Hey, I don't know you, so don't take ANY of this as any kind of insult, that is NOT my intention at all, ok? I'm talking to you player to player, straight up. And the reality is, I think you probably already know everything I am saying. :)

You want/need inspiration on your electric? Great idea, I couldn't agree more, we ALL need some inspiration from time to time. Just think of the tunes that excite you on electric, with a band - those SAME tunes, in many cases, if your band pulled them off *well* - can go over solo electric, too - though obviously you will need to do different arrangements on your parts. And doing this will do *wonders* for your tone and vocabulary, by learning to both leave spaces open, AND to fill spaces you didn't think you could previously - by doing solo electric.

You will learn to better create drama - tension and release are so key to any player's work, if they are a *real* player - but even moreso doing any kind of solo work. A guy with an acoustic guitar playing/singing the same things we've all heard everyone else do poorly is in really bad taste, and brings down the entire art form, IMHO - in fact, most solo acoustic acts I can't stand, due to a sore lack of talent. Talent *ain't* being able to tune a guitar and learn tunes out of songbooks, and then go do them live somewhere - virtually anyone that is not tone-deaf can (and unfortunately does) do that.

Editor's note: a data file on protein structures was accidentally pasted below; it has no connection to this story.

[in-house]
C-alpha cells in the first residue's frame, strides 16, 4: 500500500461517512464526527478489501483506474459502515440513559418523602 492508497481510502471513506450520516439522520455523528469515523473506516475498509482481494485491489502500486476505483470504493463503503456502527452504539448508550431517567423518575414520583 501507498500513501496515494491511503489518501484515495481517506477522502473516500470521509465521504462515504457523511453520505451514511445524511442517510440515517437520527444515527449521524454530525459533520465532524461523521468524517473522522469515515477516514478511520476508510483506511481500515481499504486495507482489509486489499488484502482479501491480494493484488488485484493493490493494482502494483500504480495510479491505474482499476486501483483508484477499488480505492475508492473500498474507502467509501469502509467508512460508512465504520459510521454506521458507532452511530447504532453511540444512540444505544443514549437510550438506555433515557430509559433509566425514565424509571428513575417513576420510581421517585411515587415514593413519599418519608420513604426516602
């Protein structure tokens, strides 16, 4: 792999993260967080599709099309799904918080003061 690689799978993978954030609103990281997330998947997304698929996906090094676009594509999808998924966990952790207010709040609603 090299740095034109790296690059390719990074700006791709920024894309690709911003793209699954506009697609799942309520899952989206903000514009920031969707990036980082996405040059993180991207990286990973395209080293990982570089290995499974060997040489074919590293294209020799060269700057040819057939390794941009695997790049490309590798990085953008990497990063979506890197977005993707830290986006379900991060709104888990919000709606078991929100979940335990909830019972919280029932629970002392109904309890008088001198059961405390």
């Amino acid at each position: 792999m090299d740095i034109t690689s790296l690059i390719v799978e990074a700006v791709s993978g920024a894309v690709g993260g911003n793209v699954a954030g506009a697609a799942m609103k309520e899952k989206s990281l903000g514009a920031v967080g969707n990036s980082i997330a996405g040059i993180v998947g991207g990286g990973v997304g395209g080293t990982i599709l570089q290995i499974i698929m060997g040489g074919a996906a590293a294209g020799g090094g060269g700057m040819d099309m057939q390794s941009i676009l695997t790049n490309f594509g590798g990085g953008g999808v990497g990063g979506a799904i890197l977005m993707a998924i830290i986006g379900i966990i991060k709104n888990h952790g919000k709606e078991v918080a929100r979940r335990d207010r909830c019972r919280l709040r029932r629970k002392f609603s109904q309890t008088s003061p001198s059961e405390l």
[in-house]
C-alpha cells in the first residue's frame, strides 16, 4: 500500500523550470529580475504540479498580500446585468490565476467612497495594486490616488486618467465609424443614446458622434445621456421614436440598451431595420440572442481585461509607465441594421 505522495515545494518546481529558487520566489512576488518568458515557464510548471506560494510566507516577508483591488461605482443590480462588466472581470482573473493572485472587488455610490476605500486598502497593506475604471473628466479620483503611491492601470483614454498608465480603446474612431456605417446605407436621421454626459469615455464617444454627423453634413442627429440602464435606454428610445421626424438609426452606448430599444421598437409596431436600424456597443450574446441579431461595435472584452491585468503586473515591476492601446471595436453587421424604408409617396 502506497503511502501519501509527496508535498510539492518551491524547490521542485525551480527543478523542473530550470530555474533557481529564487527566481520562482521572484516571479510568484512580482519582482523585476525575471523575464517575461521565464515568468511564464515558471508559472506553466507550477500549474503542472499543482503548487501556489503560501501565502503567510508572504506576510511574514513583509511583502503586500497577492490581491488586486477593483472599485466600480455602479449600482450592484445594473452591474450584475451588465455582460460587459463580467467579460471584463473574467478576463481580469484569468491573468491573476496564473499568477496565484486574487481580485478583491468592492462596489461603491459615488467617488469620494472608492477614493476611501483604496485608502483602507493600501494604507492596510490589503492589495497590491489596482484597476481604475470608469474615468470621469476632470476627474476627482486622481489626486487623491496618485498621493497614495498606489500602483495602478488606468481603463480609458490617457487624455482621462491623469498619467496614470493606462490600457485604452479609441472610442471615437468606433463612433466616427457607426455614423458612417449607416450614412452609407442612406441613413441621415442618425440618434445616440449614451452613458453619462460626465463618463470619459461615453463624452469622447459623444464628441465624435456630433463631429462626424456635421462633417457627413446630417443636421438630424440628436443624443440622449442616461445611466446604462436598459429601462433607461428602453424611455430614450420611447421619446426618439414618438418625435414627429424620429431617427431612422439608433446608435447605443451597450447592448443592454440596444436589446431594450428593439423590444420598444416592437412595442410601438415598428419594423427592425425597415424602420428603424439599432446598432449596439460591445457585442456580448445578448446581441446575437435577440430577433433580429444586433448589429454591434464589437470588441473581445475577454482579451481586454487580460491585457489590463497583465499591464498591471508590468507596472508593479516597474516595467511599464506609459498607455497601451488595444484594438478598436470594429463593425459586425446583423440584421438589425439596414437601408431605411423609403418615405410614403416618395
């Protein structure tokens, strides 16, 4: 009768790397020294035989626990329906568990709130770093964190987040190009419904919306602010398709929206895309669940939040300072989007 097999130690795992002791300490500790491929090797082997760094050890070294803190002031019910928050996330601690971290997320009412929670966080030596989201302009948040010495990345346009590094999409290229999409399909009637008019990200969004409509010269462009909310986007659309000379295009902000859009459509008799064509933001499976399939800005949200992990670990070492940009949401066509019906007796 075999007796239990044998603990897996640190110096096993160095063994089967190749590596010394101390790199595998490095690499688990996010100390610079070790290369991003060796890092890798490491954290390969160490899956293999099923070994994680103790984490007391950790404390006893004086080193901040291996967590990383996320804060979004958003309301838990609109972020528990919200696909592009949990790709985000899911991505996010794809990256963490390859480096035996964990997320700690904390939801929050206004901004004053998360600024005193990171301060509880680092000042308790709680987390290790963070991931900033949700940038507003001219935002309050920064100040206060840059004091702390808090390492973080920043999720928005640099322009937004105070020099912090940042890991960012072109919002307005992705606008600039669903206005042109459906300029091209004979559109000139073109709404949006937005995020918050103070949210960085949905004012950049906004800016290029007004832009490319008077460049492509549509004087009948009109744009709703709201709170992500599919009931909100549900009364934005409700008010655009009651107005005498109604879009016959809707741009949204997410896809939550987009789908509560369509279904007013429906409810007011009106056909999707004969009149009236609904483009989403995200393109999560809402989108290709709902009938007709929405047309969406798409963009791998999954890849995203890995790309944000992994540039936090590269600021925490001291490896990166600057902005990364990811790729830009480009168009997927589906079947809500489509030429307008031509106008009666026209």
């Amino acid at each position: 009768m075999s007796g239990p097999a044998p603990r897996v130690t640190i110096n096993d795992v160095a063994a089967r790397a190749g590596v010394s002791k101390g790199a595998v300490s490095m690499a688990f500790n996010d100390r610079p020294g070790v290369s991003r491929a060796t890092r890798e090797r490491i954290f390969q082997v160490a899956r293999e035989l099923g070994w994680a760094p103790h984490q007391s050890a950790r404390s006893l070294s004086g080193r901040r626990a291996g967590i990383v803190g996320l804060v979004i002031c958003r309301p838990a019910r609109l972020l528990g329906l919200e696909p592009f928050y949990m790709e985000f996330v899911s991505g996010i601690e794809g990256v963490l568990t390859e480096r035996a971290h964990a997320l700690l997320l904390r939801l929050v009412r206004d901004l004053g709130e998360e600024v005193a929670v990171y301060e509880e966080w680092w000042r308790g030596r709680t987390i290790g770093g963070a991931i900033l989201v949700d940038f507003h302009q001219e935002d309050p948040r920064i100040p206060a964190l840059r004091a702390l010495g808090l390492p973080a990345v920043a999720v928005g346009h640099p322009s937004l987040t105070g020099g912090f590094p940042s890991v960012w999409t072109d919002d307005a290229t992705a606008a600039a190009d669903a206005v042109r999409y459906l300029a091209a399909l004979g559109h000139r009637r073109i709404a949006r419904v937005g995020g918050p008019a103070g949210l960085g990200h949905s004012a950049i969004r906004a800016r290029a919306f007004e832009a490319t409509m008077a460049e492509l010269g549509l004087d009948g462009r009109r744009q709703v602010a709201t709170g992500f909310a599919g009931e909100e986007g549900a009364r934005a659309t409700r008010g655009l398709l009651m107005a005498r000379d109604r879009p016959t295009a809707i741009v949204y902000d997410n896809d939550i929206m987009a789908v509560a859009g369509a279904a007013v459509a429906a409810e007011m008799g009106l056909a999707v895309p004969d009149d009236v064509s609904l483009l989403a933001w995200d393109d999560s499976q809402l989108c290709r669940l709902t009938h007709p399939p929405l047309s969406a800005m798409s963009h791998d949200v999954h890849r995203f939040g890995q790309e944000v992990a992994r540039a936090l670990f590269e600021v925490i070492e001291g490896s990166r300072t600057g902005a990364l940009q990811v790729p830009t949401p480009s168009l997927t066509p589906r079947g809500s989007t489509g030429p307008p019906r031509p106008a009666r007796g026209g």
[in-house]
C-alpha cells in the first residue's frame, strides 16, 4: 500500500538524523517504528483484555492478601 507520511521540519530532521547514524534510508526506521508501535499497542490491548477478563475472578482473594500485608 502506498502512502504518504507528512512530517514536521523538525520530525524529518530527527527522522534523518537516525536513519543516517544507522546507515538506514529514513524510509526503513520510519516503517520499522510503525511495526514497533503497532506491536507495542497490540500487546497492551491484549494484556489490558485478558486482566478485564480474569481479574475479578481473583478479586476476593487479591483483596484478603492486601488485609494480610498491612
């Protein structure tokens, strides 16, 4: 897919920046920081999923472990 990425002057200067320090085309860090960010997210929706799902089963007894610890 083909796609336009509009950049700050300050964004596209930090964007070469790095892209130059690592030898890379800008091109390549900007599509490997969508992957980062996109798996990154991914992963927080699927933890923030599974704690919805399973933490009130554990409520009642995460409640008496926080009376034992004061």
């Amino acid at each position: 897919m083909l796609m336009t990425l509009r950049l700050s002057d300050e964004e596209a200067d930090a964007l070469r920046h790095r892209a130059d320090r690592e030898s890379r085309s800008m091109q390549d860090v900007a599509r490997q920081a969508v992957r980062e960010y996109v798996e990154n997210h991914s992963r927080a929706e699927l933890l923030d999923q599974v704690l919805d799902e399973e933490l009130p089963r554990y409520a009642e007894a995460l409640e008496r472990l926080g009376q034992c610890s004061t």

I LIKE how you are thinking of doing some solo electric work - every song that has ever really moved or excited you, figure out how to do it solo electric, as 98% of the time it CAN be done and done well - AND GO DO IT!

Opinionated bastard, ain;t I? Sorry 'bout that. :)

Good luck & let us know how it goes!
 

guitarz1972

Member
Messages
4,779
I used to do a LOT of solo electric guitar work, also as a duo with an acoustic guitar player - had a LOT of fun.

Sure, playing in a hot band is the greatest - but a close second is solo electric work, or duo electric & acoustic guitar work, as you are so UNLIMITED - you can play darn near *anything*.

It will do wonders for your vocabulary, as well as for your tone.

Think of the wonderful presentations you can do of your own original material - to say nothing of things like, for example, how Beck did People Get Ready - or Stevie's Riviera Paradise - some Toto material, a version of Classical Gas, or some Jose F. stuff - some Jean Luc Ponty - Santana - Joe Pass - Charlie Christian - Django - something - it can be ANYTHING - that takes some real ability, and do it WELL.

Always remember - People love to hear just about anything that takes some real talent, played well. If you can do *that*, then you can play anything you want, virtually anywhere you want - and it will go over.